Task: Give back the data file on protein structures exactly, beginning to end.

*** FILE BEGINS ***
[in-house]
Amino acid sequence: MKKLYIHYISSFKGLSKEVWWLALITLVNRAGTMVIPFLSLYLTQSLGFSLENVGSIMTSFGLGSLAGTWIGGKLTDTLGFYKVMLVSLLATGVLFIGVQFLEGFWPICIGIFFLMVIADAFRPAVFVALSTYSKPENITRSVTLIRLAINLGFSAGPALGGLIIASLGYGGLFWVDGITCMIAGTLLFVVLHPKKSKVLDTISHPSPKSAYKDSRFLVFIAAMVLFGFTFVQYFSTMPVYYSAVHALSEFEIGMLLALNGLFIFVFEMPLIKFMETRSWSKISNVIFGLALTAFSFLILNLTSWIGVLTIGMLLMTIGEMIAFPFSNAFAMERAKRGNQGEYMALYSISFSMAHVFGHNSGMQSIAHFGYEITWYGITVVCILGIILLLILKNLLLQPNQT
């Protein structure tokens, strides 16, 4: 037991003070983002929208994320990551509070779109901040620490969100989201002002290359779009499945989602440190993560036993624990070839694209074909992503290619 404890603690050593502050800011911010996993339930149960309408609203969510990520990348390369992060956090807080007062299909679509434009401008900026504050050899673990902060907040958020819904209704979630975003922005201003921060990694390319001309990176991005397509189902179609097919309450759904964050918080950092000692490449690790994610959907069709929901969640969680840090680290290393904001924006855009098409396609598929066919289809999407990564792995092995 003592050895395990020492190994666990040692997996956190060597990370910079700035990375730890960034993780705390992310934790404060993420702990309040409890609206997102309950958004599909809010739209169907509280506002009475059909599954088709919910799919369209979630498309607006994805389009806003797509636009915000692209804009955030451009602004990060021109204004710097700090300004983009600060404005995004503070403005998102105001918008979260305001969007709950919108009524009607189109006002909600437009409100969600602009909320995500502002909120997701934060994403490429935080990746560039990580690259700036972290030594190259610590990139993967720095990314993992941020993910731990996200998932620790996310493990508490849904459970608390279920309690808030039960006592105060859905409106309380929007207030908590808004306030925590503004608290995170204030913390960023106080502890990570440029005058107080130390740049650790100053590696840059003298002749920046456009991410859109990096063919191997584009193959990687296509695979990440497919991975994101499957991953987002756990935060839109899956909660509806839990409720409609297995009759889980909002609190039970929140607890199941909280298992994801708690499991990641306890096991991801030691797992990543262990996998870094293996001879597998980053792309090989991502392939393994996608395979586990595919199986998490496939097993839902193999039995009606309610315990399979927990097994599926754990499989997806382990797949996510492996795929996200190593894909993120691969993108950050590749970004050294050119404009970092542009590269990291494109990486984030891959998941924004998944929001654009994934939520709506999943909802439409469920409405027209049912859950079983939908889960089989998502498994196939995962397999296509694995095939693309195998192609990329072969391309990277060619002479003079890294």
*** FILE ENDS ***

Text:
[in-house]
Amino acid sequence: MKKLYIHYISSFKGLSKEVWWLALITLVNRAGTMVIPFLSLYLTQSLGFSLENVGSIMTSFGLGSLAGTWIGGKLTDTLGFYKVMLVSLLATGVLFIGVQFLEGFWPICIGIFFLMVIADAFRPAVFVALSTYSKPENITRSVTLIRLAINLGFSAGPALGGLIIASLGYGGLFWVDGITCMIAGTLLFVVLHPKKSKVLDTISHPSPKSAYKDSRFLVFIAAMVLFGFTFVQYFSTMPVYYSAVHALSEFEIGMLLALNGLFIFVFEMPLIKFMETRSWSKISNVIFGLALTAFSFLILNLTSWIGVLTIGMLLMTIGEMIAFPFSNAFAMERAKRGNQGEYMALYSISFSMAHVFGHNSGMQSIAHFGYEITWYGITVVCILGIILLLILKNLLLQPNQT
């Protein structure tokens, strides 16, 4: 037991003070983002929208994320990551509070779109901040620490969100989201002002290359779009499945989602440190993560036993624990070839694209074909992503290619 404890603690050593502050800011911010996993339930149960309408609203969510990520990348390369992060956090807080007062299909679509434009401008900026504050050899673990902060907040958020819904209704979630975003922005201003921060990694390319001309990176991005397509189902179609097919309450759904964050918080950092000692490449690790994610959907069709929901969640969680840090680290290393904001924006855009098409396609598929066919289809999407990564792995092995 003592050895395990020492190994666990040692997996956190060597990370910079700035990375730890960034993780705390992310934790404060993420702990309040409890609206997102309950958004599909809010739209169907509280506002009475059909599954088709919910799919369209979630498309607006994805389009806003797509636009915000692209804009955030451009602004990060021109204004710097700090300004983009600060404005995004503070403005998102105001918008979260305001969007709950919108009524009607189109006002909600437009409100969600602009909320995500502002909120997701934060994403490429935080990746560039990580690259700036972290030594190259610590990139993967720095990314993992941020993910731990996200998932620790996310493990508490849904459970608390279920309690808030039960006592105060859905409106309380929007207030908590808004306030925590503004608290995170204030913390960023106080502890990570440029005058107080130390740049650790100053590696840059003298002749920046456009991410859109990096063919191997584009193959990687296509695979990440497919991975994101499957991953987002756990935060839109899956909660509806839990409720409609297995009759889980909002609190039970929140607890199941909280298992994801708690499991990641306890096991991801030691797992990543262990996998870094293996001879597998980053792309090989991502392939393994996608395979586990595919199986998490496939097993839902193999039995009606309610315990399979927990097994599926754990499989997806382990797949996510492996795929996200190593894909993120691969993108950050590749970004050294050119404009970092542009590269990291494109990486984030891959998941924004998944929001654009994934939520709506999943909802439409469920409405027209049912859950079983939908889960089989998502498994196939995962397999296509694995095939693309195998192609990329072969391309990277060619002479003079890294």